Investigation of the microbiological profile of oral leukoplakia
Citation:AMER, ABDRAZAK MOHAMED, Investigation of the microbiological profile of oral leukoplakia, Trinity College Dublin.School of Dental Sciences, 2019
Abdrazak Amer..pdf (PhD thesis, examined and approved) 16.91Mb
Oral leukoplakia (OLK) presents as a white patch on the oral mucosa and is recognised as a potentially malignant lesion. Although colonisation of these patches with yeast such as Candida albicans has been reported, little is known about the bacterial microbiome of these lesions. Recent studies have indicated the microbiome of oral squamous cell carcinoma (OSCC) is different from healthy mucosa and we wished to determine if similar changes occurred in OLK prior to malignant progression. In the current study, analysed of the OLK microbiome in 36 patients compared to contralateral healthy mucosal tissue from the same patients and 36 healthy control subjects to determine if specific microbial enrichments could be identified early in the malignant process that could play a role in the progression of the disease. This was firstly carried out by sequence analysis of the V1–V2 region of the bacterial 16S rRNA gene using the Illumina MiSeq. Oral leukoplakia exhibited increased abundance of Fusobacteria and reduced levels of Firmicutes ( p < 0.01). Candida colonisation was also more prevalent in leukoplakia patients relative to healthy controls. Bacterial colonisation patterns on oral leukoplakia were highly variable and 5 distinct bacterial clusters were discerned. These clusters exhibited co-occurrence of Fusobacterium, Leptotrichia, and Campylobacter species (Pearson p < 0.01), which is very similar to the microbial co-occurrence patterns observed on colorectal cancers. Severe dysplasia was associated with elevated levels of Leptotrichia spp., and Campylobacter concisus (p < 0.05). Further sequence analysis using primers specific for the V3-V4 region of the 16S rRNA confirmed these data. In general, it was found that V1-V2 sequencing was more effective and could identify more OTUs than V3-V4 sequence analysis. Smoking, Candida spp. carriage and alcohol consumption were all shown to have specific effects on the oral microbiome. Candida carriage was associated with increased carriage of F. nucleatum whereas smoking was negatively associated with carriage of F. nucleatum. Alcohol consumption was associated with increased levels of Campylobacter spp. An increasing of abundance some species including Rothia mucilaginosa and other Gram-positive were observed on OLK samples. R. mucilaginosa spp., were isolated from several OLK sites and assessed its capacity to generate acetaldehyde (ACH) in vitro using aldehyde detection kits and Gas-Chromatography Mass-Spectrometry (GC-MS). R. mucilaginosa was shown to produce ACH from ethanol at similar levels to C. albicans and Neisseria mucosa, with only one isolate (41C2.2) producing >150 μM ACH from 10 mM ethanol. These levels of ACH were shown to induce oxidative stress in cultured oral keratinocytes. In summary, OLK exhibits an altered microbiota that has similarities to the microbiome of colorectal cancer. R. mucilaginosa has the potential to drive malignant change through the production of mutagenic levels of ACH.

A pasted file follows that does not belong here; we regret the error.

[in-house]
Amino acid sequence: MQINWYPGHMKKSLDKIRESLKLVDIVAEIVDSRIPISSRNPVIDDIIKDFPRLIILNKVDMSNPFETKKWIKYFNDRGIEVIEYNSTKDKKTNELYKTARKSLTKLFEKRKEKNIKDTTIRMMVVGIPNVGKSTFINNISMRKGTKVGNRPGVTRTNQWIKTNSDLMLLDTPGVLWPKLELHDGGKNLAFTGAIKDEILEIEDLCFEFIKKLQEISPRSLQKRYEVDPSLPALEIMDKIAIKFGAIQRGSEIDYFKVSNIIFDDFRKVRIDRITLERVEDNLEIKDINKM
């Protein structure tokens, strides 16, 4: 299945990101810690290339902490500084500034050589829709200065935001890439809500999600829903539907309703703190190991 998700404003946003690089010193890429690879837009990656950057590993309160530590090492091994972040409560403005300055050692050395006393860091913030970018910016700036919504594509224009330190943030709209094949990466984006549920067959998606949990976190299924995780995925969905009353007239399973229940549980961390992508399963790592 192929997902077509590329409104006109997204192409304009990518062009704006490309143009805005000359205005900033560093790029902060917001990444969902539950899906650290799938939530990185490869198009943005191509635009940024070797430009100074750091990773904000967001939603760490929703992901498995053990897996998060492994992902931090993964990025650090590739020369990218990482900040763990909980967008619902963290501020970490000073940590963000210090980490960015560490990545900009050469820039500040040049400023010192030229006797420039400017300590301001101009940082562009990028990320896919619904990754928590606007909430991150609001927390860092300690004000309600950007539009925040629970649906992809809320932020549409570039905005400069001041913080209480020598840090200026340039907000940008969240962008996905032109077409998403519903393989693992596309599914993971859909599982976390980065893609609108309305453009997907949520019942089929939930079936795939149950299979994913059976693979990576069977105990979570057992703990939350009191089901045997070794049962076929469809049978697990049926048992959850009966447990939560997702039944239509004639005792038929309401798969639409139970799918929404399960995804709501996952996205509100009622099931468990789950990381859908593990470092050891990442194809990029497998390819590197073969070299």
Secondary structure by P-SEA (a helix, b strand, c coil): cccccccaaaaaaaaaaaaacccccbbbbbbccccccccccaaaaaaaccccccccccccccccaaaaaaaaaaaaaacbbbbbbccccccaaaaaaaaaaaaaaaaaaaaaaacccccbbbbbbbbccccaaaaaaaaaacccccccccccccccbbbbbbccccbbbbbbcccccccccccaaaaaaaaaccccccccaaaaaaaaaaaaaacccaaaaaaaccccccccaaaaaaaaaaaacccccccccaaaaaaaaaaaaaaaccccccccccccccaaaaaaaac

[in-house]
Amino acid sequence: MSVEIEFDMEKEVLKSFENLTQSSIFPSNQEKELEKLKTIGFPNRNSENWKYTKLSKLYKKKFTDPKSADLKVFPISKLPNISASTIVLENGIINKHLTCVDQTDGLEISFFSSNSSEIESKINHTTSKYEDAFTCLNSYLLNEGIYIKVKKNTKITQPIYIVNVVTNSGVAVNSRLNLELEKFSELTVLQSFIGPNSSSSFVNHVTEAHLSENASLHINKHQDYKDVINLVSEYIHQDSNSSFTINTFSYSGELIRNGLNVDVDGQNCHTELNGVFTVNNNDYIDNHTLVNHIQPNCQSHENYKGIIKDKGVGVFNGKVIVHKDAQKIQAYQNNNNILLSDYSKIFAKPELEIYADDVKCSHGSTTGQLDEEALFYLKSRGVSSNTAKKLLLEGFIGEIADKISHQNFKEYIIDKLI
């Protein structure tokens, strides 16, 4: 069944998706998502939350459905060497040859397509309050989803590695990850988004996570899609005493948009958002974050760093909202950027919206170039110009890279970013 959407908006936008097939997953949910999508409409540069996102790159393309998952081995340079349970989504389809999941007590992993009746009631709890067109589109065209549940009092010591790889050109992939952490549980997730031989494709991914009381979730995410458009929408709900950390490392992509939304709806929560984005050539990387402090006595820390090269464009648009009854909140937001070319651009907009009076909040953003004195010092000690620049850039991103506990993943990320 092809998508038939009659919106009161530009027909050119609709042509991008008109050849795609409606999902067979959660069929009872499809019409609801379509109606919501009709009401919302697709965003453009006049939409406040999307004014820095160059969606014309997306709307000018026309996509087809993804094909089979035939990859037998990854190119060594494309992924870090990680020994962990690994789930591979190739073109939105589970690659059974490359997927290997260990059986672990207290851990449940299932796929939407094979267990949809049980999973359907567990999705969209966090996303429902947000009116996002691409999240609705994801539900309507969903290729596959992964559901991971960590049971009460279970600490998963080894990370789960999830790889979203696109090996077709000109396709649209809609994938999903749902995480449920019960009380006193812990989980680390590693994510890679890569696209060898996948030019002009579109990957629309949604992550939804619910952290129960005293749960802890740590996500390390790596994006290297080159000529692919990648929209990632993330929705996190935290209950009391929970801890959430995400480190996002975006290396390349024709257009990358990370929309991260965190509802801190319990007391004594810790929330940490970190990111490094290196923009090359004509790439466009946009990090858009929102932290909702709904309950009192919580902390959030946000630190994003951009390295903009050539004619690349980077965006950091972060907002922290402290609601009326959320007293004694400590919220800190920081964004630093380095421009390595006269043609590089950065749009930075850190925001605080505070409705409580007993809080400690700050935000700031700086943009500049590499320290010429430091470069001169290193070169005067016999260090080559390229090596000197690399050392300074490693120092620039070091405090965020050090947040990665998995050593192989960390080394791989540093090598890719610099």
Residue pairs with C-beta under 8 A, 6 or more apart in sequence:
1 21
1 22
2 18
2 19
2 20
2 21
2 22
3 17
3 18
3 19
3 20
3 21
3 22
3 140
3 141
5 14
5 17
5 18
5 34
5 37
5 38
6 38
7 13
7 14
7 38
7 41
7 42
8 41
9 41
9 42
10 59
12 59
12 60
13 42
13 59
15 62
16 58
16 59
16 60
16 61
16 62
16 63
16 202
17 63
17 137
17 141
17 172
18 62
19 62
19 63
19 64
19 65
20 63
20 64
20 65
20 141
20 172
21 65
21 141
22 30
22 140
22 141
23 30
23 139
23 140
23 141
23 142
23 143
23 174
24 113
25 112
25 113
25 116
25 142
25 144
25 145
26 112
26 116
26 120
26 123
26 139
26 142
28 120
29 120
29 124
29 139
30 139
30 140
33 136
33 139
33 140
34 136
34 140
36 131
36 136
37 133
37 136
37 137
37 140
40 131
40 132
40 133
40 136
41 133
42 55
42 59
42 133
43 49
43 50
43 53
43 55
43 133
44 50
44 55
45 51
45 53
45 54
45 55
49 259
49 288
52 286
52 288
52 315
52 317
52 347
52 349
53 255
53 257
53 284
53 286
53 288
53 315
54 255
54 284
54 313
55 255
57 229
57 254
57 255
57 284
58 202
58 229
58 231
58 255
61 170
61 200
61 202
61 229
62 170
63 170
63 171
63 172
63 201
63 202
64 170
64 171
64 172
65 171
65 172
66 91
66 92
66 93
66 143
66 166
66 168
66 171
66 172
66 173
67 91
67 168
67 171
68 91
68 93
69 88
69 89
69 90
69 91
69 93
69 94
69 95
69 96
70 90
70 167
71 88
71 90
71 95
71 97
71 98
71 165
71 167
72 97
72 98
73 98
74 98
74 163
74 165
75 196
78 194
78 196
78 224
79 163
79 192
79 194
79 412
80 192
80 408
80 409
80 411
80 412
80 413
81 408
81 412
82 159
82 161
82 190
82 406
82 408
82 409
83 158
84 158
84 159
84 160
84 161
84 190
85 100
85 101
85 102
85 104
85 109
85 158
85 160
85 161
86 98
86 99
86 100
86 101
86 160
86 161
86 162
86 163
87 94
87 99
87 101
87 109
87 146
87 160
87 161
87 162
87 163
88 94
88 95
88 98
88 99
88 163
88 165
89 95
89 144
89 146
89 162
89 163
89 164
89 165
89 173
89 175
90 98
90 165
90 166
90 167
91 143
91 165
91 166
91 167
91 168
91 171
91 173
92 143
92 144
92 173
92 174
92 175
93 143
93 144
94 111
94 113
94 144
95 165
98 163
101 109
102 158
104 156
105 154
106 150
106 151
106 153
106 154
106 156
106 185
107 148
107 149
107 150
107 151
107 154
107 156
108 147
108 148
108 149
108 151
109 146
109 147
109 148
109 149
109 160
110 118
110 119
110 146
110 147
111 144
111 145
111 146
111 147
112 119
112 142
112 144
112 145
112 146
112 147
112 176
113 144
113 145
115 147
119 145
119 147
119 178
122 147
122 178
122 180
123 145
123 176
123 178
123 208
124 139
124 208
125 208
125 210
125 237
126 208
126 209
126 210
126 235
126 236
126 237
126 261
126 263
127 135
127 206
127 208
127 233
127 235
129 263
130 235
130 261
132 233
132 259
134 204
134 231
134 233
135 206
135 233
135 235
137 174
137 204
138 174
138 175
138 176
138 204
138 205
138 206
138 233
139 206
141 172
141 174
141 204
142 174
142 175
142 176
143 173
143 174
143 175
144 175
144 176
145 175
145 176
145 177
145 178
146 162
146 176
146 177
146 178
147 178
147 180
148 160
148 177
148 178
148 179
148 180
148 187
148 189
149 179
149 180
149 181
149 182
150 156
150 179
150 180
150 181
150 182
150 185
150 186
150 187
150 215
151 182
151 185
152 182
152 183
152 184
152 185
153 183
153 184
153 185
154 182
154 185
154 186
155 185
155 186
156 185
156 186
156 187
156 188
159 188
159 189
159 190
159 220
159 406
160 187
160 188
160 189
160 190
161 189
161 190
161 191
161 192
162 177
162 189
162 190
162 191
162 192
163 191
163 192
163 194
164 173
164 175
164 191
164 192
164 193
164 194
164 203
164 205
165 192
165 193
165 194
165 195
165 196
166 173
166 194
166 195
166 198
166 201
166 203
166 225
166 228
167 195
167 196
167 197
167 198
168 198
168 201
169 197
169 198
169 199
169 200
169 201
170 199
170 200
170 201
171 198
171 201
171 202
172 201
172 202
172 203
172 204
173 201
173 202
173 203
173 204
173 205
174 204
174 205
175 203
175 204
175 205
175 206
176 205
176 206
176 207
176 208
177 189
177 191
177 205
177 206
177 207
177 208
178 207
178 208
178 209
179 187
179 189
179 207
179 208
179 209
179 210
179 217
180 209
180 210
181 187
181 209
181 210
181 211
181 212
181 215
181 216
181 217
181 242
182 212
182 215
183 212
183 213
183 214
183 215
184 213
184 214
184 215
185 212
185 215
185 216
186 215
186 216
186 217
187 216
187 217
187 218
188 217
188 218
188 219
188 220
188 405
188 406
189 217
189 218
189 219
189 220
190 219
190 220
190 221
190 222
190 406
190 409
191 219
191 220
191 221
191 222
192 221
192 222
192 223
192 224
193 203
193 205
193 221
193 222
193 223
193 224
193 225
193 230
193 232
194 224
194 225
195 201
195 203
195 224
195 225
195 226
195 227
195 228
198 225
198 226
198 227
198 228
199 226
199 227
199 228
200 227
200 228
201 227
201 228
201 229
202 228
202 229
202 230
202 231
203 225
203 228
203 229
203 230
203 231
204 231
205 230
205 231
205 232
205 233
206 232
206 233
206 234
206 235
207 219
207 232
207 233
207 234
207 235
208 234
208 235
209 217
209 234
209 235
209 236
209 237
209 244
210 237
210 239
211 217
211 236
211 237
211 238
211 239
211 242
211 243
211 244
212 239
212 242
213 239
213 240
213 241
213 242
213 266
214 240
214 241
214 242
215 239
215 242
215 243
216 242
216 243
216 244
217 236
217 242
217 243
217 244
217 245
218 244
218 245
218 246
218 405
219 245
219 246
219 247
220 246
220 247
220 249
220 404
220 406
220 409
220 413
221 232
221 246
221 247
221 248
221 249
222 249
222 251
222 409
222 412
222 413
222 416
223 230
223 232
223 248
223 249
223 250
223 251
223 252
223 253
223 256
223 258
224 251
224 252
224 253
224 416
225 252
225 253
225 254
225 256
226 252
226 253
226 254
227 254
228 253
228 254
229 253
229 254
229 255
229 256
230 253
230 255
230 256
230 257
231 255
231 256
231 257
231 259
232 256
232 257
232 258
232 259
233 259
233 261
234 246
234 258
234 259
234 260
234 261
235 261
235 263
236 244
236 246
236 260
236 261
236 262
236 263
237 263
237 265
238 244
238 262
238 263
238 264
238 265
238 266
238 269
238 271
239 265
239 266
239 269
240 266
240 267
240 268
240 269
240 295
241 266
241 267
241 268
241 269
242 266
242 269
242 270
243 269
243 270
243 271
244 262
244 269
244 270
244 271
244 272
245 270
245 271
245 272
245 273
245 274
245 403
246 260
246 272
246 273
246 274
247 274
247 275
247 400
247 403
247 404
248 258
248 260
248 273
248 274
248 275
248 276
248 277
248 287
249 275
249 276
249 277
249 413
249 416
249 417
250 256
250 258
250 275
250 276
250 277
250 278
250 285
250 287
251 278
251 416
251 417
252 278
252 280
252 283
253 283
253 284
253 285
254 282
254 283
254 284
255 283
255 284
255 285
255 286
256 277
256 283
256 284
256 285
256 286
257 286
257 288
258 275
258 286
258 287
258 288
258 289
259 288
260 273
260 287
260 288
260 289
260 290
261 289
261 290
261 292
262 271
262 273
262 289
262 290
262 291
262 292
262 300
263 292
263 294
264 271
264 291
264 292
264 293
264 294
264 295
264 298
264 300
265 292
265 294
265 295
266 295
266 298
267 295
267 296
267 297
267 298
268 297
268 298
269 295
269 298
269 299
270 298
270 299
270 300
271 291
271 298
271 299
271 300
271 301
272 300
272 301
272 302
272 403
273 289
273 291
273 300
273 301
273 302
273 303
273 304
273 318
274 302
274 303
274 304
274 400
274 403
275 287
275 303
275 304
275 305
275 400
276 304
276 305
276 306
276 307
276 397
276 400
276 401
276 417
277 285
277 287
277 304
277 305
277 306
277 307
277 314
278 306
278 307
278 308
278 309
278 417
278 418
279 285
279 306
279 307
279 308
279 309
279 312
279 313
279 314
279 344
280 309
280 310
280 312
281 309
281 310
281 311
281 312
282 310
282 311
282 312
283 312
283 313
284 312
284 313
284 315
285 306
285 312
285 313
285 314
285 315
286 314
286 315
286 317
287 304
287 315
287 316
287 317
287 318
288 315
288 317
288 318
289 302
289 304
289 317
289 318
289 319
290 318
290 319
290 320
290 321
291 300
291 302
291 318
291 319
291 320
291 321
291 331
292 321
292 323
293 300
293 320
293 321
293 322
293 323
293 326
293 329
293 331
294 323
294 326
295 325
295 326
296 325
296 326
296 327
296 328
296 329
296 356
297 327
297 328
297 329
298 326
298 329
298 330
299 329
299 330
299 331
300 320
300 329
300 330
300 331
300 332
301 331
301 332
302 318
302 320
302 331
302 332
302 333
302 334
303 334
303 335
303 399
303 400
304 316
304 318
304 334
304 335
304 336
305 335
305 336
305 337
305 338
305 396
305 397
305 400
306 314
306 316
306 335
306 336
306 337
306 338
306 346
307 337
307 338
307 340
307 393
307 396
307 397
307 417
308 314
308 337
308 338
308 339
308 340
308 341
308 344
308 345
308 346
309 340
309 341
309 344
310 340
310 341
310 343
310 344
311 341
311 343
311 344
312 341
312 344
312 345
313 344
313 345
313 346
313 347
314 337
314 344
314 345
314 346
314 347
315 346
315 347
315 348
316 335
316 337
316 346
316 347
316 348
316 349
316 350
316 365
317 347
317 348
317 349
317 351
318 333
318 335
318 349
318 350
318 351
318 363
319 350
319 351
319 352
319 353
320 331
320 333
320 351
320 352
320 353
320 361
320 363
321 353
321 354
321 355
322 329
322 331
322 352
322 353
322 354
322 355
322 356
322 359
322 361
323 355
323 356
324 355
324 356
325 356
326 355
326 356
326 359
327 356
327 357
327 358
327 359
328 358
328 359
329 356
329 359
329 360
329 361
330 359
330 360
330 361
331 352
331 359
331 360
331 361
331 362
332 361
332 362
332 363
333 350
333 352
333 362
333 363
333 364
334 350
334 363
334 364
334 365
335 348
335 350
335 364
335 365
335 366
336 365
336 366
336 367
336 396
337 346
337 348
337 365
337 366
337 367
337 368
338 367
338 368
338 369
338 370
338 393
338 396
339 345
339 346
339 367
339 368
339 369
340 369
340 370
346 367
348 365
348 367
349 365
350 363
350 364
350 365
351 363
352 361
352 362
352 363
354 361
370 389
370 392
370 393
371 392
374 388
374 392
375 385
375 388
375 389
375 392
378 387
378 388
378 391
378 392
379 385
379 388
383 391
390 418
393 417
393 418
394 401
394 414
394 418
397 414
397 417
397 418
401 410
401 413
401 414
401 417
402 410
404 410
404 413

Author: AMER, ABDRAZAK MOHAMED
Publisher:Trinity College Dublin. School of Dental Sciences. Discipline of Dental Science
Type of material:Thesis
Availability:Full text available